Interpolation vs. Extrapolation

Difference Between Interpolation And Extrapolation Interpolation and Extrapolation, techniques by which new information can be obtained from certain…

Difference Between Interpolation And Extrapolation

Interpolation and Extrapolation, techniques by which new information can be obtained from certain given information.

Interpolation is a technique for determining new values that lie between certain given values. In most cases, the problem involves tables of approximations for logarithmic or trigonometric functions where it is desired to find a reasonable value between values listed in the table. Since the values found in the table are approximations, the interpolated value will be an approximation. For example, in a 4-place common logarithm table we find the entries: log 6.5 = 0.8129 log 6.6 = 0.8195. How do we find the value of log 6.53? The simplest method is to note the proportional change in the number entries and the corresponding logarithm values. Thus 6.53 is 3/10 of the distance from 6.50 to 6.60, and therefore log 6.53 is approximately equal to 3/10 of the distance from 0.8129 to 0.8195. Thus log 6.53 = 0.8129 + 0.3 (0.8195 − 0.8129) = 0.8149. This method is called linear interpolation because the assumption of proportionality is geometrically equivalent to using a straight line as an approximation to the true graph in a small interval.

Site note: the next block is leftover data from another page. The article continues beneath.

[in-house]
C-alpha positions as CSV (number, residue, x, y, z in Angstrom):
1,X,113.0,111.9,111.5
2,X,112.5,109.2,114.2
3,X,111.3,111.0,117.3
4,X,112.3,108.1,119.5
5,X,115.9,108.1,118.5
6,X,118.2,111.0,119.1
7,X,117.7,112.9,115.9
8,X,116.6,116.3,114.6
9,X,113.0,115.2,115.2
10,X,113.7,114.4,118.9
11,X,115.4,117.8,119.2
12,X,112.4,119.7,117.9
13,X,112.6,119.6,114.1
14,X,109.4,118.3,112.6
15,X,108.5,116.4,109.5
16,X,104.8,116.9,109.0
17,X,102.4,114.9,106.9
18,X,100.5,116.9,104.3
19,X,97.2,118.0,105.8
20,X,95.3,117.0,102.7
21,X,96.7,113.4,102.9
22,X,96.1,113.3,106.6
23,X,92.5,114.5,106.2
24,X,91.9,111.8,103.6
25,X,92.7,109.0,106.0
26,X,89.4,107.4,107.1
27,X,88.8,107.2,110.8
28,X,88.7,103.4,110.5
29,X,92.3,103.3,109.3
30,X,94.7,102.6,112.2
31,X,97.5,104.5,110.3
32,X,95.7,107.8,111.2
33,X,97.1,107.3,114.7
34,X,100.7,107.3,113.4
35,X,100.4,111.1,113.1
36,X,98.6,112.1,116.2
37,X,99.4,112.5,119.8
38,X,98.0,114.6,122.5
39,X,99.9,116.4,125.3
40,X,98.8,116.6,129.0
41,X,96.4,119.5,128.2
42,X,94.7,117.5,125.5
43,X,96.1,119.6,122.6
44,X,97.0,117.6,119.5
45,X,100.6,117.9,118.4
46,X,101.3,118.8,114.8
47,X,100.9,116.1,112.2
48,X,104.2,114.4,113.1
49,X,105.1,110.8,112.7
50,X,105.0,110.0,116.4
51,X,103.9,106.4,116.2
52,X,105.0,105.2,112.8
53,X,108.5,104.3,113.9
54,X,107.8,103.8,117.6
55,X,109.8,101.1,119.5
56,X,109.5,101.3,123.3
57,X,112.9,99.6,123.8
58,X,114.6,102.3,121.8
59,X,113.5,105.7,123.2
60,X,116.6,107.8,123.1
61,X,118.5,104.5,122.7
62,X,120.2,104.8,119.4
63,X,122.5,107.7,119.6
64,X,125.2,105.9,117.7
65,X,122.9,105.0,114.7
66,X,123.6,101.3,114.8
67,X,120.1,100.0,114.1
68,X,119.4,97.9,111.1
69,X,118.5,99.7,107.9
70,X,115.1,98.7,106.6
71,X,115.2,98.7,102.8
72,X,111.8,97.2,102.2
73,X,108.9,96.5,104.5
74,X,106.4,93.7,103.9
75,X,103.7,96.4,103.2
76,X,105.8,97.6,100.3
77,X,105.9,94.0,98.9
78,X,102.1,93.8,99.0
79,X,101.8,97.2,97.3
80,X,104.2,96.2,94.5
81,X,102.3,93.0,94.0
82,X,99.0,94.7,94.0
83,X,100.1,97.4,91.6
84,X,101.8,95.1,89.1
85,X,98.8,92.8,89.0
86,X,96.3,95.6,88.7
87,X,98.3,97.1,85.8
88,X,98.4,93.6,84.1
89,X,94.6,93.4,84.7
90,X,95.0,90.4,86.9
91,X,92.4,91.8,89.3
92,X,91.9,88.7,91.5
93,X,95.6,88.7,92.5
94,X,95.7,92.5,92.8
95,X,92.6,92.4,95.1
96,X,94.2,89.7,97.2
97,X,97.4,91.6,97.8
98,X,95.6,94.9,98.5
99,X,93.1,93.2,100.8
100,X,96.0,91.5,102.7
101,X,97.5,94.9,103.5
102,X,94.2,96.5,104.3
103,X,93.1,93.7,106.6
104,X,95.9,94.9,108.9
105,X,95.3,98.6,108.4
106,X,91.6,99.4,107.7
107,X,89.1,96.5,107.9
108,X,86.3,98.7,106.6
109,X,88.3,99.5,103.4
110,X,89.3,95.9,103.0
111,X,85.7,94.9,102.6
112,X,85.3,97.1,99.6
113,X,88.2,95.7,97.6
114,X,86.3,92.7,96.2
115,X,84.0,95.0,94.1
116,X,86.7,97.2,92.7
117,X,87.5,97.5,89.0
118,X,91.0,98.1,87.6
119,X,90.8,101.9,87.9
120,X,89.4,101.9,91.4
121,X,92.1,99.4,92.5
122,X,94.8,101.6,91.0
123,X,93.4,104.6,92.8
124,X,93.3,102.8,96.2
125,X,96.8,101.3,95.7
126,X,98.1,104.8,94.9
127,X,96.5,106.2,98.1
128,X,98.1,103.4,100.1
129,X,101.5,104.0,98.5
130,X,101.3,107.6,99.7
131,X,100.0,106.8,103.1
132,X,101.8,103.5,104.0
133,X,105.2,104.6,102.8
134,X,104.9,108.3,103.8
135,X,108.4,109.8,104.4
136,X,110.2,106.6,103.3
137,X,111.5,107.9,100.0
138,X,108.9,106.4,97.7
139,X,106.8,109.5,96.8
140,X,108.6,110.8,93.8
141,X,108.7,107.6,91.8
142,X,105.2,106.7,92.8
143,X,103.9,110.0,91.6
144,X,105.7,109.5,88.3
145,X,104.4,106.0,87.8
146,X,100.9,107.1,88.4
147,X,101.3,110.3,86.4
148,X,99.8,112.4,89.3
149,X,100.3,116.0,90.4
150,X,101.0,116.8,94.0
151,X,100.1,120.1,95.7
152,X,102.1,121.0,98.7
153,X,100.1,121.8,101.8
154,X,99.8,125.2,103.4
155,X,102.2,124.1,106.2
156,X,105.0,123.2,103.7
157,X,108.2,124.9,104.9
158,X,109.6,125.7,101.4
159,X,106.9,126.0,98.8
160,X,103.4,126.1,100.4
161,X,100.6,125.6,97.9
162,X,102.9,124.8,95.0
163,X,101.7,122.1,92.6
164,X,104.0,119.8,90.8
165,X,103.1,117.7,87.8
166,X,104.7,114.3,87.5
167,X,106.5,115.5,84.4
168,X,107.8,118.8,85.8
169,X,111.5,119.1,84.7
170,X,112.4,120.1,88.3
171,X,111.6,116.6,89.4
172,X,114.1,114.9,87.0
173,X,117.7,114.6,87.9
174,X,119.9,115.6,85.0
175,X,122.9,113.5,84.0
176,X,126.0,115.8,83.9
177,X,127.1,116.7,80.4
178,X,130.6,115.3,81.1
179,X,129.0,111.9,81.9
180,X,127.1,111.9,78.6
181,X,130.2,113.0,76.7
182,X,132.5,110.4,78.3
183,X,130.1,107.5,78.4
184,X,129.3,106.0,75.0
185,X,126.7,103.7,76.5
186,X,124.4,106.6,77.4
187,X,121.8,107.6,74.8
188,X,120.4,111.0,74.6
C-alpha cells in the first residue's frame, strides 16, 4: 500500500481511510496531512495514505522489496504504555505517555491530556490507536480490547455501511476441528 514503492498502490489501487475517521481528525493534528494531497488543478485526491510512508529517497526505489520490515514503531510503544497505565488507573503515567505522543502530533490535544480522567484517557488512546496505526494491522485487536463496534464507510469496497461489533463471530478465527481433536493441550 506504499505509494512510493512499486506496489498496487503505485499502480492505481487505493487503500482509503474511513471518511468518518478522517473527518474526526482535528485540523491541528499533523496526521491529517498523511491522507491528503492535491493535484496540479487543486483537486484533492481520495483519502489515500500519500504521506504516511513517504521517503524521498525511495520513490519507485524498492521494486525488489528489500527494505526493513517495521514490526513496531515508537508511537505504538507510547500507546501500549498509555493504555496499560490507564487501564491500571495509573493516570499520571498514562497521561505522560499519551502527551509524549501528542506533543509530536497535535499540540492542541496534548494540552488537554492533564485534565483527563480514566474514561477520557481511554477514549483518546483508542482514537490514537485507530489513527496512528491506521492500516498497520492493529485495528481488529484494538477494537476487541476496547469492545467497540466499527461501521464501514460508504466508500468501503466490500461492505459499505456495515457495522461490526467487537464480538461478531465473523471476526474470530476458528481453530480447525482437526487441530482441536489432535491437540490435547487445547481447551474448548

This is illustrated in the accompanying figure. Suppose the curved line is the graph of the function y = f(x), and we know the two values y1 = f(x1) and y2 = f(x2). We want to find the value for y + f(x) for some x0 between x1 and x2. (In the previous example, the function is the logarithmic function, y = log x, where x1 = 6.5, x2 = 6.6, and x0 = 6.53.) By drawing a straight line between P and Q, we see that for a given x-value, x0, the error will be small, namely the distance A to B. If P and Q are sufficiently close together, the error will be small enough to be disregarded and the y-value as A may be taken as the value of f(x0). From analytic geometry, we know that any point (x,y) on the straight line through the points P and Q must satisfy the proportion

In extrapolation, the basic idea is the same as in interpolation, except here we are interested in getting an approximation to the function that will allow us to go beyond the given values. For example, log 2 and log 3 could be used to find an approximate value of log 3.1 by extrapolation: log 3.1 ≅ log 3 + 1/10 (log 3 − log 2).


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